Thursday, July 19, 2012

Trying a Juice Fast

When I first heard of juice fasting so many years ago, I quickly dismissed it as a silly diet fad. I imagined the participant languishing away because they were malnourished from doing nothing but drinking fruit juice. How quick I was to judge.

Recently I saw the documentary, Fat, Sick and Nearly Dead. It follows the 60-day journey of an overweight, autoimmune disease-afflicted man as he stops his detrimental eating habits and embarks on a quest to turn his life around, starting with juicing. Equally inspiring is an obese, depressed trucker who follows in the main character's footsteps to turn his life around. It's available on Netflix streaming if you'd like to get inspired.

The important points that I took away from the movie:
  • The juices produced in the juice fast are 80% vegetables and 20% fruits. The high vegetable intake is incredibly nutrient rich.
  • Because the juice you make (as opposed to store-bought) is super-fresh, all the nutrients and enzymes are still there instead of being destroyed by oxidation, pasteurization, preservatives, and other processing.
  • Because there is no solid food during a juice fast, your body can quickly absorb all the nutrients from the juice and go back to "housekeeping". Digestion is a very intensive process and takes away from the body's ability to heal itself.
  • By the end of the two participants' 60-day juice fast (monitored by a physician), they both no longer suffered from autoimmune disease and dropped an incredible amount of weight. Another participant's inexplicable migrains disappeared after one week.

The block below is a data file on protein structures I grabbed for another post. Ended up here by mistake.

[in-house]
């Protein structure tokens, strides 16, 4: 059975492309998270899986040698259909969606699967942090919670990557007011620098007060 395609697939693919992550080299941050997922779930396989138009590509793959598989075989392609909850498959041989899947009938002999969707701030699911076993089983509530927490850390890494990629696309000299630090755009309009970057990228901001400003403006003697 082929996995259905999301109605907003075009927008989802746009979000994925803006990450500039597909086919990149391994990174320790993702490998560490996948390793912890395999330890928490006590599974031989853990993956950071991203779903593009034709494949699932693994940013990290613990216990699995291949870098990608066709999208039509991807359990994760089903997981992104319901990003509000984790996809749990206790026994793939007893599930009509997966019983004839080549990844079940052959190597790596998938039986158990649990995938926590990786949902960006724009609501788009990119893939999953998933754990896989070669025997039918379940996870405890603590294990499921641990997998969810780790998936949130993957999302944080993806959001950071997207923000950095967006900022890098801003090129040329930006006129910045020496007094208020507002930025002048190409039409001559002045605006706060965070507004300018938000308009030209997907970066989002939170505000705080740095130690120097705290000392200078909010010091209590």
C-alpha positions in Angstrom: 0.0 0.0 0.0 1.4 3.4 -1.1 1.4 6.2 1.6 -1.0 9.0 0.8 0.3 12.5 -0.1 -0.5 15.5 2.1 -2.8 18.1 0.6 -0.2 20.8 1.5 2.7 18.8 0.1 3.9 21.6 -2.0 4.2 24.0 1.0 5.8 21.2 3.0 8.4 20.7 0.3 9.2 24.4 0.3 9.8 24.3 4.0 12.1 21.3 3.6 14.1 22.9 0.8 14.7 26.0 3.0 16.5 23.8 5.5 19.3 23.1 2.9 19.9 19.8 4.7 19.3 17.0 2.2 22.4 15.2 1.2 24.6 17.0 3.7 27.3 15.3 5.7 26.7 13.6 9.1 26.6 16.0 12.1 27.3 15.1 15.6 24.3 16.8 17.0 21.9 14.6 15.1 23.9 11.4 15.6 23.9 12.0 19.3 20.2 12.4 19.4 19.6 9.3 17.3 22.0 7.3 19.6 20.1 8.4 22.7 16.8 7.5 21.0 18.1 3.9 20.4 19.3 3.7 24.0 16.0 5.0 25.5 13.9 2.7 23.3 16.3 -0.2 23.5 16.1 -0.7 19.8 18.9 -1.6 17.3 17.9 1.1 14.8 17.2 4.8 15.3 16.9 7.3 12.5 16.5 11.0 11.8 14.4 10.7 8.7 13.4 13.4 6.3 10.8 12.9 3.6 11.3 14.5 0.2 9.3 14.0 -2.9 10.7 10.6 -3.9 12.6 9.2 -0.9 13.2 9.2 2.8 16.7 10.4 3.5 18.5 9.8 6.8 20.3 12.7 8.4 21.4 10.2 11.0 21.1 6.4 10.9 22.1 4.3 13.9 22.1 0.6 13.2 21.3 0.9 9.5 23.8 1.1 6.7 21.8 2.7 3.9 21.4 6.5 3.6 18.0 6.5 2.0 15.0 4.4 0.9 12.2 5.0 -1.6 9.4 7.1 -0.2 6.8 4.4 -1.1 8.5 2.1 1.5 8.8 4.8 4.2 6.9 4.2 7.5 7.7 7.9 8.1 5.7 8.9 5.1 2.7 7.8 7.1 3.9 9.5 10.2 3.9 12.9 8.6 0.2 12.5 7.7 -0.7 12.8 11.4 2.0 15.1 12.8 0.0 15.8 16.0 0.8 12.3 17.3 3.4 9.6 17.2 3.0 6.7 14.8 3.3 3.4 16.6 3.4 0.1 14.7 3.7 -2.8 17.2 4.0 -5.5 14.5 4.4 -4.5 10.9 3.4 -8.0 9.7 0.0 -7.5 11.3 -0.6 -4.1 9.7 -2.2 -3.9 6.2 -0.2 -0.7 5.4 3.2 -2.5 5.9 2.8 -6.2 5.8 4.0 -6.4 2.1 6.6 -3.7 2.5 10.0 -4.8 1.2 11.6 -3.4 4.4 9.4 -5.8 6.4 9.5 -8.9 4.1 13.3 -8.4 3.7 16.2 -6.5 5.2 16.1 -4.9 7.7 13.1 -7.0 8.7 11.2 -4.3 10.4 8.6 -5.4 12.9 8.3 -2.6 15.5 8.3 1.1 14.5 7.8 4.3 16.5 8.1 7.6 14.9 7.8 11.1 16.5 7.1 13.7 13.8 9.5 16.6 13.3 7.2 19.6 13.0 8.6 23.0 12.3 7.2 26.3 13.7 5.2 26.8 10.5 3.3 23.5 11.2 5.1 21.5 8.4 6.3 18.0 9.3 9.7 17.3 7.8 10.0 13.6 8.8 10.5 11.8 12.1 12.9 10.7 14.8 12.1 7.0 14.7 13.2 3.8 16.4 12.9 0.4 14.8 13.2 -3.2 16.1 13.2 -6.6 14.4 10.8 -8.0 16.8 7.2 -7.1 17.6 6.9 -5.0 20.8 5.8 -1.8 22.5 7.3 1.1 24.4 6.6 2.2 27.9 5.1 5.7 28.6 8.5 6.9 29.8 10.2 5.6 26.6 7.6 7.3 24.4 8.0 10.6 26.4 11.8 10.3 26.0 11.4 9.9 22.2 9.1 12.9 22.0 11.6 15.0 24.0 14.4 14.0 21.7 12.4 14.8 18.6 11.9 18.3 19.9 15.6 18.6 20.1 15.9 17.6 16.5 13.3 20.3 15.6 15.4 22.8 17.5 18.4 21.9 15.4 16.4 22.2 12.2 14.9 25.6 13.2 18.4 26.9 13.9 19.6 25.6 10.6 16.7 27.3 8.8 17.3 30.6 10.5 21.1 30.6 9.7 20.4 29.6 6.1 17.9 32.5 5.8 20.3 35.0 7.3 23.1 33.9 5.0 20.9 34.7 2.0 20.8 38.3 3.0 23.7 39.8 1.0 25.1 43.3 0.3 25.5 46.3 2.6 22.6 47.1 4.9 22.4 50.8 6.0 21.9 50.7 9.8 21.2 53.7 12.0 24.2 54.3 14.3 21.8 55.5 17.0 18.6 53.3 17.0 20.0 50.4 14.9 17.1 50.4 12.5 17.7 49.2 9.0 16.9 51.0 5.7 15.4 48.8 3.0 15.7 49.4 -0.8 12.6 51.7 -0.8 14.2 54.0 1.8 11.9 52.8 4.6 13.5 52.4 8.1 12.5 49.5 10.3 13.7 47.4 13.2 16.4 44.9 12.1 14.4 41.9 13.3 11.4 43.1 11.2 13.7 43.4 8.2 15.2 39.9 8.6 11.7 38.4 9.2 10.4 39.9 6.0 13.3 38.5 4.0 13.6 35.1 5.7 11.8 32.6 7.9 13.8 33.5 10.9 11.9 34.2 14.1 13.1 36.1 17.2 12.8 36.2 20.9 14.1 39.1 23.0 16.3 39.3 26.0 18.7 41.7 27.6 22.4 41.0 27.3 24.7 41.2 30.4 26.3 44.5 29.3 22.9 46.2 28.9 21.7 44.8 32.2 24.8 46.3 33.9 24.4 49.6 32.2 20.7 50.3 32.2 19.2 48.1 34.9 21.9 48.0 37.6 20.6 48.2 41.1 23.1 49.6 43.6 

• After the initial 2-4 day "detoxing" period, juice fasters remarked at an increased sense of mental clarity and focus.
  • The weight loss is seriously impressive, as is the body's ability to heal itself once it isn't being inundated with junk.
All this information has inspired me to give juice fasting a try. I'm going to see if I can do one week, and if it goes really well, I'll stretch it out to two weeks!

Monday, May 14, 2012

New Studies Reveal the Importance of Exercise in Cancer Prevention and Management

Today we have a guest post from David Haas of the Mesothelioma Cancer Alliance, a fellow concerned citizen looking to spread helpful information about your health. He's been researching the profound impact that exercise can have on cancer. So without further ado, heeeeere's David!
Experts are finding new evidence of the benefits of exercise in cancer prevention. New exercise guidelines are being developed for candidates who are in an at-risk group for cancer and patients with cancer, according to Prevent Disease.  With new guidelines, exercise is just as important as nutrition and dietary choices.